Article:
Precipitation Growth in Warm Clouds • Cloud droplets are typically 10 microns in size. small raindrops are typically 1000 microns (almost one million droplets) • How does one go from one to the other? • Simplest explanation is that the droplet grows by condensation of water vapor on its surface. But this would take several days. • One way for raindrops to form is by a processes known as collision-coalescence. • This process requires lots of droplets - high absolute humidity - seen only in the tropics.
Collision-Coalescence • Warm cloud because process because it only occurs in the tropics. • As the cloud droplet is formed it is pulled down by gravity but then is moved upward by the rising air within the cloud. Hence within a cloud one has droplets moving in all directions and they can collide and form larger droplets by coalescing. • Once a drop grows to a size when the force of gravity exceeds the uplift from the rising air, the drop moves downward through the cloud picking up other droplets as it falls.
Collision-coalescence process Fig. 4-31, p. 114
Precipitation Growth in Cold Clouds • Outside of the tropics there are just not enough cloud droplets to form rain drops by the collision-coalescence process. • A Swedish atmospheric physicist, Dr. Bergeron, would vacation in the fall in the mountains. He often took an early morning walk along a path that led through a pine forest and encountered uplift fogs. • He noted that on the days when the temperature was above 0 C, the fog went all the way to the ground, whereas if the temperature fell below -10 C, the fog lay above the tops of the trees.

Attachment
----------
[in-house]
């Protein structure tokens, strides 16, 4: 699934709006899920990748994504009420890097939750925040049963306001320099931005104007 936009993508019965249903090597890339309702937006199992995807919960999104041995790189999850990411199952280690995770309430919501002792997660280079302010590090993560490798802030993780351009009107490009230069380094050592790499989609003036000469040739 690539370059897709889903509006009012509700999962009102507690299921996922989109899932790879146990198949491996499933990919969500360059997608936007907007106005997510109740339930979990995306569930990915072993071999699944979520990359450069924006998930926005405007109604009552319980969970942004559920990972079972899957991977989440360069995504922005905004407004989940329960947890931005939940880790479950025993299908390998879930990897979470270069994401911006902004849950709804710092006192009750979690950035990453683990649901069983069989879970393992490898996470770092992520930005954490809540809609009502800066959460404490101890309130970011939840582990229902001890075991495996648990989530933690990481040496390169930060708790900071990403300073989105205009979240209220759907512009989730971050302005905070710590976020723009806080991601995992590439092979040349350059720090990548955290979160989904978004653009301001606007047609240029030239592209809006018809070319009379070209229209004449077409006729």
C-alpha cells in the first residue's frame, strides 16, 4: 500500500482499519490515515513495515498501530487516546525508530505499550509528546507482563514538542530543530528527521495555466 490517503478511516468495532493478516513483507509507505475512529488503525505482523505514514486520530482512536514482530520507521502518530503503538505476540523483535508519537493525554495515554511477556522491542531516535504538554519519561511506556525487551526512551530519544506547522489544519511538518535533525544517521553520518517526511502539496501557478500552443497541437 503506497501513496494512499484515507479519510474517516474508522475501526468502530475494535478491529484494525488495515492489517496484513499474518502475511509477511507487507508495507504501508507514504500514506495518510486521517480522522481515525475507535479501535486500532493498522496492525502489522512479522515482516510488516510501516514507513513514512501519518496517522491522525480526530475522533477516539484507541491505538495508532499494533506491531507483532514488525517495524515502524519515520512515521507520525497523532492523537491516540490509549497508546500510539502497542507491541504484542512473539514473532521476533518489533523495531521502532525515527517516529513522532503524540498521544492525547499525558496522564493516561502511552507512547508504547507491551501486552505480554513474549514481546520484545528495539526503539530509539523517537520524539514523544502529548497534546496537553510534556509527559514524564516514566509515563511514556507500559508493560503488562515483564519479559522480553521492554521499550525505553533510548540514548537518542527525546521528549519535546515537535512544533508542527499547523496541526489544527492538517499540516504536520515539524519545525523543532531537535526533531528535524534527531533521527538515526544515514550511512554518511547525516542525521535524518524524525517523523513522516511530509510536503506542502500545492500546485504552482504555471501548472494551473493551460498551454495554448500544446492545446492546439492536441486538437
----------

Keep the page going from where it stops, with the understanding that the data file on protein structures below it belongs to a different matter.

Why? • He further noted when the temperature fell below -10 C, that the pine needles were covered with ice. • The reason is that the vapor pressure of water above ice is less than the vapor above water.
Attraction of water vapor to ice versus water Fig. 4-33, p. 116
Saturation vapor pressure over ice and over water Fig. 4-35, p. 117
Accretion and Aggregation • It should be noted that the ice crystal growth gives a ‘snow flake’ which eventually will also begin to fall and then rise in the updraft. • These ice crystals then begin to aggregate into larger snowflakes. • The ice crystal can also collide with a supercooled water droplet which instantly freezes - accretion. • As the ice crystals descend at some point the temperature can rise above 0 C, and the crystal melts to form a raindrop.
Process of aggregation Fig. 4-32, p. 115
These picture shows fall-streaks. They consist of ice particles that have fallen out of a cloud and evaporate before they reach the ground. Fig. 4.33
Warm Front Fig. 9.13
FORMS OF PRECIPITATION • RAIN - DROPLETS OF WATER GREATER THAN 0.5 MM IN DIAMETER. WHEN DROPLETS SMALLER THAN 0.5 MM CALLED DRIZZLE. • MUCH RAIN STARTS OUT ALOFT AS ICE CRYSTALS • SNOW - ICE CRYSTALS. IF AIR IS COLD (LOW HUMIDITY), WE GET LIGHT AND FLUFFY SNOW (POWDER). IF AIR IS WARM THAN ABOUT -5 CELSIUS, THEN WE GET WET SNOW (GOOD FOR SNOWBALLS). • SLEET - SMALL PARTICLES OF ICE. RAINDROPS ENCOUNTER FREEZING AIR ON DESCENT. IF FREEZING NOT COMPLETE - FREEZING RAIN. • HAIL - LAYERS OF ICE FORM AS THE HAILSTORM TRAVELS YUP NAND DOWN IN A STRONG CONVECTIVE CLOUD • RIME - FORMED BY FREEZING OF SUPERCOOLED FOG ON OBJECTS.
The effects of airflow over a mountain Fig. 4-42, p. 122
Clouds and Precipitation near Mountains • As air ascends mountain it cools adiabatically, clouds form, and precipitation occurs. • Above this altitude the relative humidity stays at 100% • At the peak of the mountain the absolute humidity is determined by the saturation vapor pressure at -12C. • As the air descends its absolute humidity remains the same as at the peak
Clouds and Precipitation near Mountains • As the air descends it is compressed, so it warms • Hence the saturation vapor pressure will increase, and the relative humidity will decrease • The net effect of the air ascending and descending the mountain is that the air becomes drier and warmer. • On the island of Hawaii, the west side of the coast (westerly winds) has rain forests, the eastern side has deserts.